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Pennsylvania

Employment Lawyer Network:
Pennsylvania

Susan K. Lessack (Editor)

Pepper Hamilton LLP
Pennsylvania Employment Law

LessackS@PepperLaw.com
(610) 640-7806

Click for Full Bio

Susan K. Lessack is a partner in the Berwyn and Philadelphia offices of Pepper Hamilton LLP. She concentrates her practice in employment counseling and employment litigation. Ms. Lessack’s experience includes counseling employers on matters related to compliance with federal and state labor and employment laws, counseling regarding employee discipline and terminations, conducting investigations of employee conduct, including harassment, training employers on their obligations under employment laws and litigation avoidance, and developing employment policies. She defends employers in litigation of employment discrimination claims, wrongful discharge claims, and claims under federal and state employment-related statutes, such as the Family and Medical Leave Act and the Pennsylvania Wage Payment and Collection Law.

Weis Markets raises its minimum wage to $9

09/01/2015
Effective Aug. 2, Sunbury-based Weis Markets has begun paying all its employees at least $9 per hour.

Pennsylvania state senator proposes $15 minimum wage

09/01/2015
State Sen. Daylin Lynch, whose district straddles Montgomery and Delaware counties, has introduced legislation that would raise the Pennsylvania minimum wage to $15.

Comcast settles sex bias charges involving call centers

09/01/2015
Philadelphia-based Comcast has settled charges it manipulated women into taking lower paying jobs at a call center in Washington.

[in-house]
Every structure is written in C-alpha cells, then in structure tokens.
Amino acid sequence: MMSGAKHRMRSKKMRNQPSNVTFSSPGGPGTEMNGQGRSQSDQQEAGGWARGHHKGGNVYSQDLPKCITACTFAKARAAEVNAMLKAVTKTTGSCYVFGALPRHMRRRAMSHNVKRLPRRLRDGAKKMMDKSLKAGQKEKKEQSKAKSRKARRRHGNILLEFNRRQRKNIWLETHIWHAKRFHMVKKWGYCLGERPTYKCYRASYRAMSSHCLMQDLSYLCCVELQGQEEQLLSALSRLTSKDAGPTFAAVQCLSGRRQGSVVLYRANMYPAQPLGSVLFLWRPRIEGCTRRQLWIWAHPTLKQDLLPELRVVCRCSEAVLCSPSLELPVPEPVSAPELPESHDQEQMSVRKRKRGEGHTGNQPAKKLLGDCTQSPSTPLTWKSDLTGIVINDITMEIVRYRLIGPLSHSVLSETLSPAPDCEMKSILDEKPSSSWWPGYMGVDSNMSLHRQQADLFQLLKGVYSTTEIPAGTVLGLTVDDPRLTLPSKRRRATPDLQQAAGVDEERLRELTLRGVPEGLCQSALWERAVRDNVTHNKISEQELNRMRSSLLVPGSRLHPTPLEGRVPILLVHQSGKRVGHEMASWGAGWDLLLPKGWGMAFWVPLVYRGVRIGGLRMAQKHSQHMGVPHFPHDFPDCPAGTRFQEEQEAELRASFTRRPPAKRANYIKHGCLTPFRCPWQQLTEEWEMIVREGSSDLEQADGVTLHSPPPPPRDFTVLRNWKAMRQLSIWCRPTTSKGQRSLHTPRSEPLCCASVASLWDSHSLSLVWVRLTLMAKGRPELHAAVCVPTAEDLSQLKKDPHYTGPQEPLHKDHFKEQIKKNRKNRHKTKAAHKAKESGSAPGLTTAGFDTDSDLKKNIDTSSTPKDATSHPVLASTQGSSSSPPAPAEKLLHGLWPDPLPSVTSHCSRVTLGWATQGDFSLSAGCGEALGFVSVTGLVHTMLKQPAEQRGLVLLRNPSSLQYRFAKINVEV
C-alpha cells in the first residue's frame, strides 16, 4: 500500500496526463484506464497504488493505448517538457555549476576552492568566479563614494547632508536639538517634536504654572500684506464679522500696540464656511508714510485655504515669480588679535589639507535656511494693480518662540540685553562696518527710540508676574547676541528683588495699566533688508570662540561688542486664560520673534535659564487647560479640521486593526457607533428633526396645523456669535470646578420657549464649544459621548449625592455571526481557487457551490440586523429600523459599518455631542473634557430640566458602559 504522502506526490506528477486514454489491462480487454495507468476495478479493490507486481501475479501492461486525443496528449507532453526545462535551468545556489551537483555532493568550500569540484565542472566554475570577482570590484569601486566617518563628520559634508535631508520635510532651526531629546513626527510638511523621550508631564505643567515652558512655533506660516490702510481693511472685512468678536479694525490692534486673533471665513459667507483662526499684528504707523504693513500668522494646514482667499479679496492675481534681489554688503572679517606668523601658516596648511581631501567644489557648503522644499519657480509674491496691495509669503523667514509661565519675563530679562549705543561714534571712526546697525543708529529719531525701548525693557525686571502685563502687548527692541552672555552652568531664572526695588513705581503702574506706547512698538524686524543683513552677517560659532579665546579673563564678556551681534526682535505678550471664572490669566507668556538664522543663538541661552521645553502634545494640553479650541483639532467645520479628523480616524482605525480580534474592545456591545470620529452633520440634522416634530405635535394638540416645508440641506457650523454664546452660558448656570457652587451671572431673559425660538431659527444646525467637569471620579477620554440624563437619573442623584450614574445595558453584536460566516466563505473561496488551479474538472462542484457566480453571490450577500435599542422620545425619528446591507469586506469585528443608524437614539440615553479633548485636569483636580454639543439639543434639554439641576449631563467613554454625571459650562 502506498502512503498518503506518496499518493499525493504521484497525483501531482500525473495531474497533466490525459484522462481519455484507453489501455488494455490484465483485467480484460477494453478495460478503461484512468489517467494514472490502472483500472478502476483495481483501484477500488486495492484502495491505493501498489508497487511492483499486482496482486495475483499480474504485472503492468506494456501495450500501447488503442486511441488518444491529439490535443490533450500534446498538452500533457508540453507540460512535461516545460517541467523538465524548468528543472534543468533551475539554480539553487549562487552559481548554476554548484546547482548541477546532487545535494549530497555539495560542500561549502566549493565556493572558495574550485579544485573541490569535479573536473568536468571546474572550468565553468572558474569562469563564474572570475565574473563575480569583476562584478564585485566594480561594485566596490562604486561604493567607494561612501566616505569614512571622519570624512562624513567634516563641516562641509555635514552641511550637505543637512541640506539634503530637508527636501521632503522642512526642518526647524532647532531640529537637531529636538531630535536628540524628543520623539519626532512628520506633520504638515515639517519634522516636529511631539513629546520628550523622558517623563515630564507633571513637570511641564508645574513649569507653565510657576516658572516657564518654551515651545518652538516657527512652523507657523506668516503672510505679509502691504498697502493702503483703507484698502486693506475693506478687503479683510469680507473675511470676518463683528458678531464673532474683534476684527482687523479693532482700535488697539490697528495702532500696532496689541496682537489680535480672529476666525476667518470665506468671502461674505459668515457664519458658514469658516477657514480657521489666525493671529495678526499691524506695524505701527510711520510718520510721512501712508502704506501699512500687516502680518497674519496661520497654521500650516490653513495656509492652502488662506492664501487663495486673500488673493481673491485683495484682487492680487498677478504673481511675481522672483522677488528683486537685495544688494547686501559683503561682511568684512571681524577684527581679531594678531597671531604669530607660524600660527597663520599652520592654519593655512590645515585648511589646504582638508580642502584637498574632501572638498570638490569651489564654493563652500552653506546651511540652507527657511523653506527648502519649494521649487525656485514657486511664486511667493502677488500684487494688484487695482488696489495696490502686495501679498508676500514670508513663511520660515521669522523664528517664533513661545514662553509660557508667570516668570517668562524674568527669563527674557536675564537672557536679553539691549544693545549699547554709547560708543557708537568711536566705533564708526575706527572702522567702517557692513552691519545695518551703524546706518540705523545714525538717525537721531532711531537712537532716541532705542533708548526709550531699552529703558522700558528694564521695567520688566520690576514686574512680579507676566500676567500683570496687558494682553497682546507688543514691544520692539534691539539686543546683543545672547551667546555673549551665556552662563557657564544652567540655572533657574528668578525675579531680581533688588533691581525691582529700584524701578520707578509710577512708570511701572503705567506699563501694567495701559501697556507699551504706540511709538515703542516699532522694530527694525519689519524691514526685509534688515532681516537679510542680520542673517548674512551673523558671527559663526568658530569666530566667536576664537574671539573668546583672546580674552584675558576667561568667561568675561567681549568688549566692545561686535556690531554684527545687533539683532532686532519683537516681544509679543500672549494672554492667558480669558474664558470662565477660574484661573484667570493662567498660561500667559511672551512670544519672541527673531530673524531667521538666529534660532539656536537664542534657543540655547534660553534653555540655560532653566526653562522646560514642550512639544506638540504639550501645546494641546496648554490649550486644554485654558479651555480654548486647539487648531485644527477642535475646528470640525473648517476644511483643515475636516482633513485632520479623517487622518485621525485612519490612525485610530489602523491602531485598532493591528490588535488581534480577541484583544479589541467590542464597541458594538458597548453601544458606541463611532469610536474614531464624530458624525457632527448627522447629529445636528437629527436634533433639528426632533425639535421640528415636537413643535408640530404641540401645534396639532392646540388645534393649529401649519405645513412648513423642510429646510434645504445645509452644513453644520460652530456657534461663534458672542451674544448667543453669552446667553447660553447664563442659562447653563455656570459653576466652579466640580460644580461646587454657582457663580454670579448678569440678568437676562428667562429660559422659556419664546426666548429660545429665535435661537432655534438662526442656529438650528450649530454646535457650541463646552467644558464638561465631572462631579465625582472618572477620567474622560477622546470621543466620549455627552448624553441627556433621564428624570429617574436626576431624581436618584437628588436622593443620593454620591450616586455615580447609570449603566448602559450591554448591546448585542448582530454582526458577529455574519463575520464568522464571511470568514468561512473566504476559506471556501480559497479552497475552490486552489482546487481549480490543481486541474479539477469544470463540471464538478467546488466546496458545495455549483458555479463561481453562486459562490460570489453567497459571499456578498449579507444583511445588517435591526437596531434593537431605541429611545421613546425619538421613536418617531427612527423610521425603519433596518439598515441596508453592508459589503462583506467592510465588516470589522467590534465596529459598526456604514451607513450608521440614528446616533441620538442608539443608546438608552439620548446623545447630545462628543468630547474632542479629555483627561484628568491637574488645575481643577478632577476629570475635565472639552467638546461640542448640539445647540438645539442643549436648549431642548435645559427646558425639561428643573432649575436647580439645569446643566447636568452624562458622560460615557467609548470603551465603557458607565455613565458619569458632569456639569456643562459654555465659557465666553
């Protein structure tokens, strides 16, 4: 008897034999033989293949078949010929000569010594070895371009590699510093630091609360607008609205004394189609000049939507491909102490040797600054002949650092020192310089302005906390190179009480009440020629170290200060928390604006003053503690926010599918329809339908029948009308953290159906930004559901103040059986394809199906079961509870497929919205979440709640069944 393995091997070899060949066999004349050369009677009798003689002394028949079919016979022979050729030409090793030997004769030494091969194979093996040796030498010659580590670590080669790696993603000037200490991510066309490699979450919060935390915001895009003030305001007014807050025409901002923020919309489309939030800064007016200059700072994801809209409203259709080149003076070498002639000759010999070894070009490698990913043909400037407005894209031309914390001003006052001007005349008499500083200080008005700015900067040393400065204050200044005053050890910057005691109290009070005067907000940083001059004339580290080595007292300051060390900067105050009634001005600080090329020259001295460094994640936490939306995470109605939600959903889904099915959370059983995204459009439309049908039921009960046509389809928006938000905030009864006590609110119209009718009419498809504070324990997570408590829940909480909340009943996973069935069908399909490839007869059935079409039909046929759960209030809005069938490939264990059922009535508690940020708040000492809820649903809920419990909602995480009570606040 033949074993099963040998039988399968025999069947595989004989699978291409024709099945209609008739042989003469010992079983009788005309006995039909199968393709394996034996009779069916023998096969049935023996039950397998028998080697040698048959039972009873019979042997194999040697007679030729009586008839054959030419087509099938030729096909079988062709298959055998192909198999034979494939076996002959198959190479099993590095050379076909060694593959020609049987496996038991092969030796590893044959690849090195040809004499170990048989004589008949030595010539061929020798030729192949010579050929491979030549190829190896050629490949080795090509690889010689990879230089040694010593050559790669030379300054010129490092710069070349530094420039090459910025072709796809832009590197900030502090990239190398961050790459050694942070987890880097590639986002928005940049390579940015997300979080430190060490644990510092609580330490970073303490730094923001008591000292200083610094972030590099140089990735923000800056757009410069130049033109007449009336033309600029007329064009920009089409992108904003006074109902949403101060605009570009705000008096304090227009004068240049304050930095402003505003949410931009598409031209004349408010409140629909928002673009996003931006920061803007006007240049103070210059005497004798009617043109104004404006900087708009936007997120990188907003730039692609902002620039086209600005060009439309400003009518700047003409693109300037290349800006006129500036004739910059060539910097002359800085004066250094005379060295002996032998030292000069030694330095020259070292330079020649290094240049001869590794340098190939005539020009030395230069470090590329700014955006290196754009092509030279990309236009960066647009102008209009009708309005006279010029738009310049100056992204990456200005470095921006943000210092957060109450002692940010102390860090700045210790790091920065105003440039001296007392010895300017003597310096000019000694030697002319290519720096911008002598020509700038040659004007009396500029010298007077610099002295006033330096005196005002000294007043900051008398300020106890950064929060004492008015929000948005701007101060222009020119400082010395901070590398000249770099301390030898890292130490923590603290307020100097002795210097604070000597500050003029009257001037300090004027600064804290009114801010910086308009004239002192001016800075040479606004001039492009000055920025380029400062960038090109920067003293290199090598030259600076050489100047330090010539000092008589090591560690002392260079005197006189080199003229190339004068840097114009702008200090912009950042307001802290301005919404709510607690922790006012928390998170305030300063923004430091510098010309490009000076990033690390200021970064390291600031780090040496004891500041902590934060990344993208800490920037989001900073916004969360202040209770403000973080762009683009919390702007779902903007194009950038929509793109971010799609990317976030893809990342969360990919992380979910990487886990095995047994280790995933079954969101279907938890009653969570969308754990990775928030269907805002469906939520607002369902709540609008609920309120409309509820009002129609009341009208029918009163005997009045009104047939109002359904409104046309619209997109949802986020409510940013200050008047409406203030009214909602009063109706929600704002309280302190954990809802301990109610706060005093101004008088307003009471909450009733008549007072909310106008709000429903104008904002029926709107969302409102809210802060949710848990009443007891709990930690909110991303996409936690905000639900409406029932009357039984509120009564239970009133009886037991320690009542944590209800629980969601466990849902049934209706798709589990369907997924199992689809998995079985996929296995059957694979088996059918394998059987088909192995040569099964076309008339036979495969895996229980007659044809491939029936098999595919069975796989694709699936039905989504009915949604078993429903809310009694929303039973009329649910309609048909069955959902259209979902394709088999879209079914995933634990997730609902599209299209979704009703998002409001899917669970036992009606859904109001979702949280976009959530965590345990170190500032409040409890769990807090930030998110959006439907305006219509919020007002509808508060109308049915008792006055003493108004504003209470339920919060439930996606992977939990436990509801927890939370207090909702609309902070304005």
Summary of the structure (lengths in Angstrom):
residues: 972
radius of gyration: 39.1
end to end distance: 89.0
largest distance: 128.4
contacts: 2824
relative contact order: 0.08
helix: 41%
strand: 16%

Insubordination is in the eye of the employer

09/01/2015
Think an employee is acting disrespectfully? Firing him for insubordination will probably stick.

No unemployment for employee who quit fearing discharge

09/01/2015
A woman who claimed she feared she would be fired if she took leave to take family members to medical appointments has lost her fight to receive unemployment benefits.

Employee quitting for medical reasons? Consider offering accommodation

09/01/2015

Employees who quit their jobs for “necessitous and compelling” reasons may still be eligible for unemployment compensation benefits. Quitting because of medical problems sometimes qualifies. That’s why employers should consider offering accommodations if an employee says he needs to quit for medical reasons. An accommodation offer may mean there’s no “necessitous and compelling” reason to quit.

Different starting salaries for same job? Be prepared to explain why

09/01/2015
Do you sometimes offer new employees different salaries for the same positions? If so, be sure you document why one applicant is worth more than another.

Consider disabled employee’s request for accommodation–even if you think it’s futile

09/01/2015
Supervisors who ignore an employee’s initial oral request for a reasonable accommodation risk exposing their employer to liability if the employee quits and sues. Never dismiss such a request out of hand.

Pittsburgh makes list of top 25 cities for jobs

09/01/2015
Pittsburgh snuck in just under the wire, snagging the 24th spot on Glassdoor.com’s list of the top 25 metropolitan areas in the country for jobs. The employment website based its annual rankings on hiring opportunity, affordability and job satisfaction.

Commitment to diversity doesn’t prove bias

09/01/2015
Employers that make public commitments to creating a more diverse workplace don’t risk losing a lawsuit solely based on that stated objective. An employee alleging discrimination because he isn’t part of the targeted demographic for diversity still has to show that he was fired or not promoted for a discriminatory reason. He can’t simply argue that the diversity commitment proves his case.